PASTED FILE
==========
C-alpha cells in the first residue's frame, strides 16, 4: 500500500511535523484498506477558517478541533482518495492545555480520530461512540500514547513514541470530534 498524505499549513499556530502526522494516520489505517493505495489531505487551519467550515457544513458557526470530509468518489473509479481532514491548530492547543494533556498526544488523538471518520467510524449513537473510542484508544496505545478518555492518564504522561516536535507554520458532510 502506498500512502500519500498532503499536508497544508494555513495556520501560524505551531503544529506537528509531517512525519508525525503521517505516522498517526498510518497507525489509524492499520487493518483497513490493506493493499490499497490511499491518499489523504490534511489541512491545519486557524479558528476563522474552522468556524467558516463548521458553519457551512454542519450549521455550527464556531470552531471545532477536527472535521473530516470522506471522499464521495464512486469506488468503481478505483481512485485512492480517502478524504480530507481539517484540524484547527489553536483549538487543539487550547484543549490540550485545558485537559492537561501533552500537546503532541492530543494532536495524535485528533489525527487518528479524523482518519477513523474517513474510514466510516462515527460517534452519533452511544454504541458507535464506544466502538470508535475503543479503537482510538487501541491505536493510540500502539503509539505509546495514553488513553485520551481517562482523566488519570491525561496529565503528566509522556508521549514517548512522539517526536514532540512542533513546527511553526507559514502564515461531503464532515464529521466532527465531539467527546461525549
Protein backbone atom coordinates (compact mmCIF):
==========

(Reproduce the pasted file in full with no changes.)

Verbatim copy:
C-alpha cells in the first residue's frame, strides 16, 4: 500500500511535523484498506477558517478541533482518495492545555480520530461512540500514547513514541470530534 498524505499549513499556530502526522494516520489505517493505495489531505487551519467550515457544513458557526470530509468518489473509479481532514491548530492547543494533556498526544488523538471518520467510524449513537473510542484508544496505545478518555492518564504522561516536535507554520458532510 502506498500512502500519500498532503499536508497544508494555513495556520501560524505551531503544529506537528509531517512525519508525525503521517505516522498517526498510518497507525489509524492499520487493518483497513490493506493493499490499497490511499491518499489523504490534511489541512491545519486557524479558528476563522474552522468556524467558516463548521458553519457551512454542519450549521455550527464556531470552531471545532477536527472535521473530516470522506471522499464521495464512486469506488468503481478505483481512485485512492480517502478524504480530507481539517484540524484547527489553536483549538487543539487550547484543549490540550485545558485537559492537561501533552500537546503532541492530543494532536495524535485528533489525527487518528479524523482518519477513523474517513474510514466510516462515527460517534452519533452511544454504541458507535464506544466502538470508535475503543479503537482510538487501541491505536493510540500502539503509539505509546495514553488513553485520551481517562482523566488519570491525561496529565503528566509522556508521549514517548512522539517526536514532540512542533513546527511553526507559514502564515461531503464532515464529521466532527465531539467527546461525549
Protein backbone atom coordinates (compact mmCIF):